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Tallying Up the Rumors of the Olympus E-M5

E-P2 vs. OM-4T
Pen E-P2 with M.Zuiko 45mm on the left, and the OM-4T with OM 50mm on the right

Rumors about a new Olympus µ4/3rds camera, the so-called E-M5 (if that's its real name), to be announced next week, 8 February, have been trickling into the rumor site 43rumors with suspicious regularity. And not just rumors, but little images of portions of this so-called new camera.

If we're to believe the rumors, the next new Olympus camera will take its design cues from the old OM film camera series, specifically the OM-4/4T. In some ways that makes a lot of sense. The OM film series came after the Pen film series, and if you place a modern digital Pen (such as the E-P2) next to an OM-4T, you can see just how close they are in size to one another. At least from the outside.

Internally there's an awfully big difference. The sensor in the Pen is 1/4 the surface area of the 35mm film frame of the OM-4T next to it. There's all the electronics and a battery to power it all stuffed into a Pen body in place of simple mechanical controls and space for a roll of 35mm film and its take-up spool in the OM body. And of course, over 20 years of design and engineering separate the OM-4 from the digital Pen.

I'll not go through and comment on every rumor. At this point in time it doesn't really matter one way or the other. The only rumors that truly catches my attention are the ones swirling around the sensor; the sensor for the E-M5 is allegedly based on the same sensor used in the Panasonic G3 and GX1.

If true then the E-M5 might be in pretty good shape from an IQ perspective. That sensor, according to DPreview, is the best 4/3rds sensor yet produced:
Images from the G3 represent a clear step forward in comparison to output from the G2. Fine detail is preserved throughout a wide range of ISOs. Noise-related artifacts simply are not an issue at ISO 800 and below. In low-light scenarios that demand a high ISO the G3 delivers the most impressive output we have yet seen from a Micro Four Thirds camera aside from Panasonic's own GH2. The G3's rendering of finely detailed subjects stands up surprisingly well against entry-level DSLRs. Along with the more expensive GH2, the G3 represents a benchmark for Micro Four Thirds image quality at this point in time.

At low ISO values, the G3's image quality compares very well with even the best APS-C based DSLRs in its price range. Once the ISO sensitivity gets above 800, the benefits of the larger APS-C chips do become apparent though, and the G3 cannot touch the likes of the Nikon D5100 when the going gets really tough, at ISO 6400 and above. Let's not understate this achievement, however. The G3 comes as close to entry-level DSLR image quality as we have seen in a comparably priced camera.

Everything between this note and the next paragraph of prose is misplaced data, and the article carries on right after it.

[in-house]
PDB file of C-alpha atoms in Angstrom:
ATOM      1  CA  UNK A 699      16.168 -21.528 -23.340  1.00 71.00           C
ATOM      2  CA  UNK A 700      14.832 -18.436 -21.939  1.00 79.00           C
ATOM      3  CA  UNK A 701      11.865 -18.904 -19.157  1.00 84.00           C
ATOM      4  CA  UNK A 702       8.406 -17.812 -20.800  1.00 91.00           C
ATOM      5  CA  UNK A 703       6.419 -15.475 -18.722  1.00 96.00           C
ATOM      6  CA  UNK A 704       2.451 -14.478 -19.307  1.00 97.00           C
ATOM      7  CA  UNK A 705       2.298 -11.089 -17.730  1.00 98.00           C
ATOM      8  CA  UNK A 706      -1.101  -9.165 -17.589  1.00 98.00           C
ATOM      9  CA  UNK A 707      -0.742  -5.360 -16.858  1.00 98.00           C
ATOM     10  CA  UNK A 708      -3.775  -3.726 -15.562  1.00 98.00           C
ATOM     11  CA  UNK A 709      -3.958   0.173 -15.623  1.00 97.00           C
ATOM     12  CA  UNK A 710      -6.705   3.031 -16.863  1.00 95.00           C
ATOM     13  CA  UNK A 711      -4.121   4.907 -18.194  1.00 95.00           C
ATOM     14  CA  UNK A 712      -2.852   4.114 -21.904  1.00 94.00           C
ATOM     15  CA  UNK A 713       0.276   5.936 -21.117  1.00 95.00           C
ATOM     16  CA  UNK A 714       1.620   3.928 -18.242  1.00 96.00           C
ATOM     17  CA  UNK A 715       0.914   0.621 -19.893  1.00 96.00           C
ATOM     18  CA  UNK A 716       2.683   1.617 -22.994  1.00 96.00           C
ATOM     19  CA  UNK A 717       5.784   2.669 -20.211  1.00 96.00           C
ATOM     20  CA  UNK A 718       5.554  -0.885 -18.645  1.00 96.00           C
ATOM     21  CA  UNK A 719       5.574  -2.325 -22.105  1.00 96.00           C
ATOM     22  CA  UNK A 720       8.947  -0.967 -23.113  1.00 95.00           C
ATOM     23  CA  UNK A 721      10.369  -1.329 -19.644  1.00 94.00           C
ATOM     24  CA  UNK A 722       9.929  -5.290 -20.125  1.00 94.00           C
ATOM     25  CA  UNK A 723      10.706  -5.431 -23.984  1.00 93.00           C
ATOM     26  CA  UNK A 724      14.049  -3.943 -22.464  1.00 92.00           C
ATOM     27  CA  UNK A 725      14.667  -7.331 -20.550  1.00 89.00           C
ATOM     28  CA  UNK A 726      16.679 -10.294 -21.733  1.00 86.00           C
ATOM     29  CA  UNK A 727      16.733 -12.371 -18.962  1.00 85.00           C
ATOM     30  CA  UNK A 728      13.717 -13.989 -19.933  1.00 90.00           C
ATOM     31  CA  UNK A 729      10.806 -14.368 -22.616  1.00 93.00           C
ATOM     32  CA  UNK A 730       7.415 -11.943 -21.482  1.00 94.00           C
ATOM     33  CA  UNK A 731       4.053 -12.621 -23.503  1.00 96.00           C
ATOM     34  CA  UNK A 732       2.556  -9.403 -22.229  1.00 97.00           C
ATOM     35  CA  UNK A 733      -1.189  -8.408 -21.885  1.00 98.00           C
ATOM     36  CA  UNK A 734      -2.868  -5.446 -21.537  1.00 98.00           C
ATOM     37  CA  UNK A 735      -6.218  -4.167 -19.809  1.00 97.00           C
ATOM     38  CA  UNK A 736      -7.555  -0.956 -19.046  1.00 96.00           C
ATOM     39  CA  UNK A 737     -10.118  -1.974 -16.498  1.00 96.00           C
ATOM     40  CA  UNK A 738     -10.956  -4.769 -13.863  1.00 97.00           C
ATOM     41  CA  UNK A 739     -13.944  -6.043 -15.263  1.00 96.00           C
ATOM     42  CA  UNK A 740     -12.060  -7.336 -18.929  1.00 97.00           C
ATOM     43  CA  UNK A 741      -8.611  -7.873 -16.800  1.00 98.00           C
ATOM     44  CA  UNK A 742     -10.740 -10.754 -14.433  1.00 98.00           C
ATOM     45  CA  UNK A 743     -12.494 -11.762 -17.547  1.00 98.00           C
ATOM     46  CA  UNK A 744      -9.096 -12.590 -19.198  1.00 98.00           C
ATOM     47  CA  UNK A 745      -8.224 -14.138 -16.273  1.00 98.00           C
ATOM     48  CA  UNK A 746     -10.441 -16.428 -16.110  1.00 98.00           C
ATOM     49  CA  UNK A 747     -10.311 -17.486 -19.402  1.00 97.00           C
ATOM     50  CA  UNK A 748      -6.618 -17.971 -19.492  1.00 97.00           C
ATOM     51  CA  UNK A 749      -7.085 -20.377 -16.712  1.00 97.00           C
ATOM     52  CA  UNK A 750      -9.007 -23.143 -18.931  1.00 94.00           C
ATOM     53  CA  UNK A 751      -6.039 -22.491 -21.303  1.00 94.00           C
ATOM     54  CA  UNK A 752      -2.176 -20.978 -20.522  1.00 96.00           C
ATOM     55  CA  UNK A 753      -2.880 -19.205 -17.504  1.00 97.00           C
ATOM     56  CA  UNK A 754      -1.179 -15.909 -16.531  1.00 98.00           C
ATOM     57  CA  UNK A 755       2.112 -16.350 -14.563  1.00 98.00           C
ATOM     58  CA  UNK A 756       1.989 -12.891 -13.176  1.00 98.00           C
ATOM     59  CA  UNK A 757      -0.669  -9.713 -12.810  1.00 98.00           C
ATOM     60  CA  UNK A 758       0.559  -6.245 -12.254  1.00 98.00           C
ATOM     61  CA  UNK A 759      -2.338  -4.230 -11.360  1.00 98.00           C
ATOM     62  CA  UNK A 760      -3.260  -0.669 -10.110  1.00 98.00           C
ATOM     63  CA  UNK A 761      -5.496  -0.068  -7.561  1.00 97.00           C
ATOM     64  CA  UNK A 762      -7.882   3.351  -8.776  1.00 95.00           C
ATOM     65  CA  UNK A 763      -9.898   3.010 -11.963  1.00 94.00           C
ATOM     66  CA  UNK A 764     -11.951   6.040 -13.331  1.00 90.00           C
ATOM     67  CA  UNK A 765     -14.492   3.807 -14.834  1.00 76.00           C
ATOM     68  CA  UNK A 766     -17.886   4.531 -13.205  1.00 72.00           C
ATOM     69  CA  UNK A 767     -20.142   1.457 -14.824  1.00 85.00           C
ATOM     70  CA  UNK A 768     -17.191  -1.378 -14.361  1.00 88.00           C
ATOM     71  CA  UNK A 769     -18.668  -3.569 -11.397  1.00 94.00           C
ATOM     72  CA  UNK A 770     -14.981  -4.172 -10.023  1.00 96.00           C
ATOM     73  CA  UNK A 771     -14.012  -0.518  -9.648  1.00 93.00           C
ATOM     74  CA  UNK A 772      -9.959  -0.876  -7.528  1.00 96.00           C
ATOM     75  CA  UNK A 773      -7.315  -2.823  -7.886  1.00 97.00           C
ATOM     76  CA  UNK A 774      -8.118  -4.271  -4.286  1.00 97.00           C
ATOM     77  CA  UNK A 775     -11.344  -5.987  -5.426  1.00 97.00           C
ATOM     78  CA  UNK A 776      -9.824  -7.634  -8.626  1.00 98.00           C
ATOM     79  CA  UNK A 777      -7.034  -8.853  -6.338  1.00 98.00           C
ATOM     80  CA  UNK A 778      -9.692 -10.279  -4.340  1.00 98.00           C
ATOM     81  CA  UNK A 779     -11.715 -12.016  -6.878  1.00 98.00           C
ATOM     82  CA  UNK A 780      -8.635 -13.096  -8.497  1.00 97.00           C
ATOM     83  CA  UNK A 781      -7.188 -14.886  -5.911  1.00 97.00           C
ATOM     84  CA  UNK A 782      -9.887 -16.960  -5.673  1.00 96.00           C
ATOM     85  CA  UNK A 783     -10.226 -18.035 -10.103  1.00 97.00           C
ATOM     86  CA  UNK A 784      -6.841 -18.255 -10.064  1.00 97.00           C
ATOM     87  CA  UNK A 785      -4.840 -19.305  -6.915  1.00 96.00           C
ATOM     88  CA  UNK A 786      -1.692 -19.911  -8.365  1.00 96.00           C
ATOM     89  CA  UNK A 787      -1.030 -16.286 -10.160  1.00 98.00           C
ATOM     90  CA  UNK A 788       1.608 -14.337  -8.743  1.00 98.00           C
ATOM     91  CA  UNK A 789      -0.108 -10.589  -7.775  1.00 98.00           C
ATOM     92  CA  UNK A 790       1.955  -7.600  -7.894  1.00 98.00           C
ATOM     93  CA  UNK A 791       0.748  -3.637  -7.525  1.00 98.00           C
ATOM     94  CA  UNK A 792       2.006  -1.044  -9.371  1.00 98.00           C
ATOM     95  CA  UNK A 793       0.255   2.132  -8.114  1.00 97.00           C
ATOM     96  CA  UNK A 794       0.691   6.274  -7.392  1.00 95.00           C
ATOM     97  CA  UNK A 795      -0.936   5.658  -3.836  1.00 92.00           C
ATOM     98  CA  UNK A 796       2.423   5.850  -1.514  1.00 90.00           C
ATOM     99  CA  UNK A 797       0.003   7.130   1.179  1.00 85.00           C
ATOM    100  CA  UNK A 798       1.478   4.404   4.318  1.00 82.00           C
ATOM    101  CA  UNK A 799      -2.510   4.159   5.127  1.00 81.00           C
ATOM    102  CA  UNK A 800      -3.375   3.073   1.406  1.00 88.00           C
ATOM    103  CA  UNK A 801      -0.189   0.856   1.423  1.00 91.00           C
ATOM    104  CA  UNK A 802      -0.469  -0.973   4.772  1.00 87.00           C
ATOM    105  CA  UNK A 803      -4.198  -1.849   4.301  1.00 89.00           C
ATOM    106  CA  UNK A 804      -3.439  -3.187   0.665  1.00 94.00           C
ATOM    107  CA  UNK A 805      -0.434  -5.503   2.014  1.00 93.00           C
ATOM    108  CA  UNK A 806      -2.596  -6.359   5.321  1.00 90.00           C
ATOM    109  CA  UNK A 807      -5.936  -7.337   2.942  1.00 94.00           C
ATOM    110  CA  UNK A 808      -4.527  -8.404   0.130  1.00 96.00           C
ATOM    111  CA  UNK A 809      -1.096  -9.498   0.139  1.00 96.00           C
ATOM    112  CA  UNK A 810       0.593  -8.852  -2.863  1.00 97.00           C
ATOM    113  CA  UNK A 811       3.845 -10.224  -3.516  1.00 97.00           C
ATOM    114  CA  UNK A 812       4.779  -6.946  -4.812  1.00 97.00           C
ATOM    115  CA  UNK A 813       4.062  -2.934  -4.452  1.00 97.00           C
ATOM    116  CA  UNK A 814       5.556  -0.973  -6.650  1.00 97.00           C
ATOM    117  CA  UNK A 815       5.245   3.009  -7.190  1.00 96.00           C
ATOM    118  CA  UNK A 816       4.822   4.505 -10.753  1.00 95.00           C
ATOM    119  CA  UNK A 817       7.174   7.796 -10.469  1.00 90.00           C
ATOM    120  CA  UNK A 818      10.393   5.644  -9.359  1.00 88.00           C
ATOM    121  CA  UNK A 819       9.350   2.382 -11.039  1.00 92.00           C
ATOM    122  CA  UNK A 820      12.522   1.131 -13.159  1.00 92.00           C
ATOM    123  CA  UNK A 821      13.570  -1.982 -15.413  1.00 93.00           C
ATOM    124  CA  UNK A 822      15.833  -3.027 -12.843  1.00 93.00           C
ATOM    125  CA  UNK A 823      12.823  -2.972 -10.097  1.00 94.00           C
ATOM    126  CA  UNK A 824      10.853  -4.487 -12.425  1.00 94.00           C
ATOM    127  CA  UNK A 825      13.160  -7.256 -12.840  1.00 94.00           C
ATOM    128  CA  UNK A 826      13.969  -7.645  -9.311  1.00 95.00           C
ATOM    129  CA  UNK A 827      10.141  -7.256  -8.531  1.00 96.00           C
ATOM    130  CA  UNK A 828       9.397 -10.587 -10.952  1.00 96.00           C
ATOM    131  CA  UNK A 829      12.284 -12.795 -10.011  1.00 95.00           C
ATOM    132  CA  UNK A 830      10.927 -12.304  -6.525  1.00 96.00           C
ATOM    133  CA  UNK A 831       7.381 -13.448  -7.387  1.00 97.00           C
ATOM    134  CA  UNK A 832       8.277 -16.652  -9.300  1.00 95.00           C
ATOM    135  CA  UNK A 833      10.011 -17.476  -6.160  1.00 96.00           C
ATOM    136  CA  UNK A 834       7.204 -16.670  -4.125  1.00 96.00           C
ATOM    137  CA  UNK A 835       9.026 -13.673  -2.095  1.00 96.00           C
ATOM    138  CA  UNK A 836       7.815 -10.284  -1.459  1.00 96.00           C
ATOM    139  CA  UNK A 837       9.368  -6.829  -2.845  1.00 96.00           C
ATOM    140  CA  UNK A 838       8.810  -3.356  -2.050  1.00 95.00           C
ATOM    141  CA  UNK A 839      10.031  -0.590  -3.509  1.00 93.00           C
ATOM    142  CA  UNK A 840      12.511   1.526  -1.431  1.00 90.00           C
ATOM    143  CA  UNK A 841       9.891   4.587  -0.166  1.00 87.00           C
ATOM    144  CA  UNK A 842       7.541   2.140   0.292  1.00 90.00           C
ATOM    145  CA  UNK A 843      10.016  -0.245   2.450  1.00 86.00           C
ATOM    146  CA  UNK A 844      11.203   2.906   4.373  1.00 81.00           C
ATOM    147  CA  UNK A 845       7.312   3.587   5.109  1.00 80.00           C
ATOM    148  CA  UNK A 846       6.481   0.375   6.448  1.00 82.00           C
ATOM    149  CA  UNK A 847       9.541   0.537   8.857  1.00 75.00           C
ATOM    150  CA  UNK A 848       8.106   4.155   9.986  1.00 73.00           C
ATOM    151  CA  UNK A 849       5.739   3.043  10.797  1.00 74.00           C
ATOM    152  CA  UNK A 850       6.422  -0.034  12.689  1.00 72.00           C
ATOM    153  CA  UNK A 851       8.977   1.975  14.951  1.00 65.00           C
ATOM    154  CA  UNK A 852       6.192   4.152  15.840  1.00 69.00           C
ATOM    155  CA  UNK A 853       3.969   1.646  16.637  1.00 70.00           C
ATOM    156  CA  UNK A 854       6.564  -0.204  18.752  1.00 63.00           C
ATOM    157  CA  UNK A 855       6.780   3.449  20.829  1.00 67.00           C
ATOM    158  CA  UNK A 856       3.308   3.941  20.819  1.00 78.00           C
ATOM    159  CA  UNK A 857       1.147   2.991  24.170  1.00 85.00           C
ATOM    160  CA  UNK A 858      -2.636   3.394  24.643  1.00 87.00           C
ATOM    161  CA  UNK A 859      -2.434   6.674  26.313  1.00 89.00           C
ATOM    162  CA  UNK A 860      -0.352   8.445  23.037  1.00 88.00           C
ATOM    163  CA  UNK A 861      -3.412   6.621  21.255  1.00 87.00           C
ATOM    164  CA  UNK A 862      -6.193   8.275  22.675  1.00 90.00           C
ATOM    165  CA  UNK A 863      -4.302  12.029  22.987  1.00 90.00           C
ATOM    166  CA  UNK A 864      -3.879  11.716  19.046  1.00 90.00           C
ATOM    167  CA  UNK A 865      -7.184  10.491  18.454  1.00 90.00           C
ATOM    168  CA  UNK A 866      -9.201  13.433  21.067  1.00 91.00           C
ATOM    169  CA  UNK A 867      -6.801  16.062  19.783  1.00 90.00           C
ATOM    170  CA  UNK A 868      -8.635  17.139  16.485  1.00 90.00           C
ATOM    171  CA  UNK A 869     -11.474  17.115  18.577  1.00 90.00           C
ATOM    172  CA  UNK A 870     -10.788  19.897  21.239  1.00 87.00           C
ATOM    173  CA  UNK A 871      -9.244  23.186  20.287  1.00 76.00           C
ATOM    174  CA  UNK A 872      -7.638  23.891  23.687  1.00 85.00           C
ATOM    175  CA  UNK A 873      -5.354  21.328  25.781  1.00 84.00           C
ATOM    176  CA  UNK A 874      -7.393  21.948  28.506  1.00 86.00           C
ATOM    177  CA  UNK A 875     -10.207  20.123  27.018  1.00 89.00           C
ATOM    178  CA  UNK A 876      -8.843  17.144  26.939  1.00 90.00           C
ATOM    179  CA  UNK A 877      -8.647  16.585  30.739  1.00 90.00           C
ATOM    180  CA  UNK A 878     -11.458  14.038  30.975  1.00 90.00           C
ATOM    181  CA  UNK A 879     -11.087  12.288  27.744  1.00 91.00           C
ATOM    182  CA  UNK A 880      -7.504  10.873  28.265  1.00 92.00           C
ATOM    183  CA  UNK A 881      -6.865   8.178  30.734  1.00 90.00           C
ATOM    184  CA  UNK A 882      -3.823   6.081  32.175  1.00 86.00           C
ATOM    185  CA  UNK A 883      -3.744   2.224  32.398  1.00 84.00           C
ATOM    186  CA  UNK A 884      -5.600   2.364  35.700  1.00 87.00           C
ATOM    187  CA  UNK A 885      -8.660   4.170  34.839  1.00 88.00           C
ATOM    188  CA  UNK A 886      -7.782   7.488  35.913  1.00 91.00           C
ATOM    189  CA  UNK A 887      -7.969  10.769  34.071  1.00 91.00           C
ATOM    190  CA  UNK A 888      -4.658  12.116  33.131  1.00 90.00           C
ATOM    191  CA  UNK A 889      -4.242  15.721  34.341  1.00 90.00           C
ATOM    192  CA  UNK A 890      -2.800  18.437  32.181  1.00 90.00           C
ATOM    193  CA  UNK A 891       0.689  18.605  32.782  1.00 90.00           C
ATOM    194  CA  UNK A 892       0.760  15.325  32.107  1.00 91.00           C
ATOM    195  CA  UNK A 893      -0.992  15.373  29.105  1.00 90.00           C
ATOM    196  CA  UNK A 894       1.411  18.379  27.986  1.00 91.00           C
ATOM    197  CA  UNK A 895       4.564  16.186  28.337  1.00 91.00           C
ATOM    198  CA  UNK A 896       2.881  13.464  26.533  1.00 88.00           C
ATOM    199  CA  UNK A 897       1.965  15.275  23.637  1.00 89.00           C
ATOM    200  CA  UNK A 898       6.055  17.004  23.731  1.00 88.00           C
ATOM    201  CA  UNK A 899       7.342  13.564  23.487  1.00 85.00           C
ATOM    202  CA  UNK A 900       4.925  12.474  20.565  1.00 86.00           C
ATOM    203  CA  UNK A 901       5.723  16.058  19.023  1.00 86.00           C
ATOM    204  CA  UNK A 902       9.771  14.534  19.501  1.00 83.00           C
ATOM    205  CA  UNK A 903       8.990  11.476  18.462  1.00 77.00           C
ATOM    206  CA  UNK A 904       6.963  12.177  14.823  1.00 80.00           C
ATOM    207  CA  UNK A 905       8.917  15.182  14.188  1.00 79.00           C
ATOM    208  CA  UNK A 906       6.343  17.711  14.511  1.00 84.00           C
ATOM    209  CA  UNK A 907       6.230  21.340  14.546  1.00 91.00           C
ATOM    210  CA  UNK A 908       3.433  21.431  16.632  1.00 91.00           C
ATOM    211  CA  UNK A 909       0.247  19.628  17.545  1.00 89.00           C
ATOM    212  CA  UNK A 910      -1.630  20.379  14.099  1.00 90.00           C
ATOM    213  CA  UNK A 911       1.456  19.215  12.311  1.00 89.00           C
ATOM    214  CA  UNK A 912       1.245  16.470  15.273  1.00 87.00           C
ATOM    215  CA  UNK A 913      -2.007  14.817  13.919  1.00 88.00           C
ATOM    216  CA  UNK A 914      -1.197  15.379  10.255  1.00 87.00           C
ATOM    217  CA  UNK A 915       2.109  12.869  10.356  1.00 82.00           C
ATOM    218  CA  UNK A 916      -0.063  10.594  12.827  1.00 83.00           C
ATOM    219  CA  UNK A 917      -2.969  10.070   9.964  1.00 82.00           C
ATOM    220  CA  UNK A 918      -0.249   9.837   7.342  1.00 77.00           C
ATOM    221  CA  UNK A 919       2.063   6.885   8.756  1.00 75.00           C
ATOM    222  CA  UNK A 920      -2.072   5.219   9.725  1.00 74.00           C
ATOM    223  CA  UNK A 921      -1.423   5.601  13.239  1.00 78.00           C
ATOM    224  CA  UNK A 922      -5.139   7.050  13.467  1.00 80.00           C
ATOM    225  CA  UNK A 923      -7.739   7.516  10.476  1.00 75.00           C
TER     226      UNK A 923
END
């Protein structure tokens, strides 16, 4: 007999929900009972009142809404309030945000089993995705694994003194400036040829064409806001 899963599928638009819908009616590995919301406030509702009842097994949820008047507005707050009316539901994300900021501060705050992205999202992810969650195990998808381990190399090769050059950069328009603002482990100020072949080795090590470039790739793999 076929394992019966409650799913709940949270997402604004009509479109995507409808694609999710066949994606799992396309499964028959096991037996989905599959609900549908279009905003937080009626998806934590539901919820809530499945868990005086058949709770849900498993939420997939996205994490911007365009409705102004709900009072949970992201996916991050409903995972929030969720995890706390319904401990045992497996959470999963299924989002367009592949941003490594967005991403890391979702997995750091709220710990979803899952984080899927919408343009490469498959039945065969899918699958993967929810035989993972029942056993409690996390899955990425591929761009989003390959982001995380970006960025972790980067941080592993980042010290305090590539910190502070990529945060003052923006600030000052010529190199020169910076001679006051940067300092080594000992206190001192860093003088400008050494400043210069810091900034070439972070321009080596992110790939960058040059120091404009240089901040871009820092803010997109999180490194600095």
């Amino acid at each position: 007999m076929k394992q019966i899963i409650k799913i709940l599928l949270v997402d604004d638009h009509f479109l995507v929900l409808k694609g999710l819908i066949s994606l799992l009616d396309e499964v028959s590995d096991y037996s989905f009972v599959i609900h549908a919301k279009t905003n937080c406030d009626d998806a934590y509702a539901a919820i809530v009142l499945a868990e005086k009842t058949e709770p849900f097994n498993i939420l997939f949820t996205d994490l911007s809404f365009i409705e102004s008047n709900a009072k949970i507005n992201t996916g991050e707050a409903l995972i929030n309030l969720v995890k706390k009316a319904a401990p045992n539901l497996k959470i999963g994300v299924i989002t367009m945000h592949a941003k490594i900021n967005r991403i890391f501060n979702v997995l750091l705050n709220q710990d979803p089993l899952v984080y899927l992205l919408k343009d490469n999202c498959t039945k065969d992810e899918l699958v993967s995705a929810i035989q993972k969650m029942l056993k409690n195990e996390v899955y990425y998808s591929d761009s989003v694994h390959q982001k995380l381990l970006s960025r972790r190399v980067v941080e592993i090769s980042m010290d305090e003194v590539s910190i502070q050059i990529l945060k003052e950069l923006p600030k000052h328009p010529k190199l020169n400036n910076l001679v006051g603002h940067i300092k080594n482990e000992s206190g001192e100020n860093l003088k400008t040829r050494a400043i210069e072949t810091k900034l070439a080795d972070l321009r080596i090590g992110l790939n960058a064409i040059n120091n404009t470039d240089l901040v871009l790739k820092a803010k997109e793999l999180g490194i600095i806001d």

Of all the capabilities I want in a new camera, the most significant to me are enhanced/advanced sensor capabilities. If it's true that the E-M5 will have the same 16MP sensor currently used in Panasonic's G3 and GX1, then this may be the most significant sensor upgrade in the Olympus line, especially if they work to enhance the sensor through circuitry enhancements and firmware in the Truepic processor.

As an aside, what bothers me about the DPreview review is the consistent phrase "entry-level DSLR" image quality. When I think of cameras I think of a class of camera along the likes of the Nikon D7000 to D300s or the Canon 60D to 7D. Of course, it goes without saying that the sensors in those class of cameras are in several models below them (Nikon 3100/5100, Canon T3i). Part of the rumor about the new sensor is that Olympus has "tweaked" it to give the best performance possible. So who knows, maybe, just maybe, the new E-M5 sensor will match the performance of, say, the Nikon D7000.

And at a rumored price of $1,200 body only, that pits it squarely against the Nikon D7000 in my book.

I'm not going to make any wild judgements, pro or con, about this rumored new-to-be-announced Olympus camera. I'm taking a zen-like calm approach and patiently waiting for what will happen to happen. I'll then make a decision when I've got real facts. I've gotten worked up twice already over the E-5 and then the E-P3 before they were released, and that's two times too many. If the rumors are true we'll all know soon enough come a week from today. And then I'll make a decision.

Update 4 February

Part 2:
The Final Reveal:


  1. A good and sensible approach, Bill, and also a very nice photo of the two cameras old and new. You almost see the quality, as if you could feel those metal bodies.

    Yes, going up against a D7k will be hard I think, with that Panny against Sony sensor - so from the camera side, I guess the Nikon would possibly win. But lenses? I was thinking of that nice PanaLeica 1.4 25mm lately, the 45mm will be my wife's birthday present in a few days from now, and both the 14mm Panny and 12mm Oly are surely superb lenses as well. Nikon? Hmmm... yes, their lenses are good as well, but you have to stop them down a lot if you look at the blur graphs over at SLRGear. Plus I'd lose in-body stabilization, so no stabilization at all with most (or all?) of their primes.

    Oh, and I also cringe at those "entry level" comments at DPReview. And I think the D3100 has another sensor with a slightly lower resolution, tho also pretty good.


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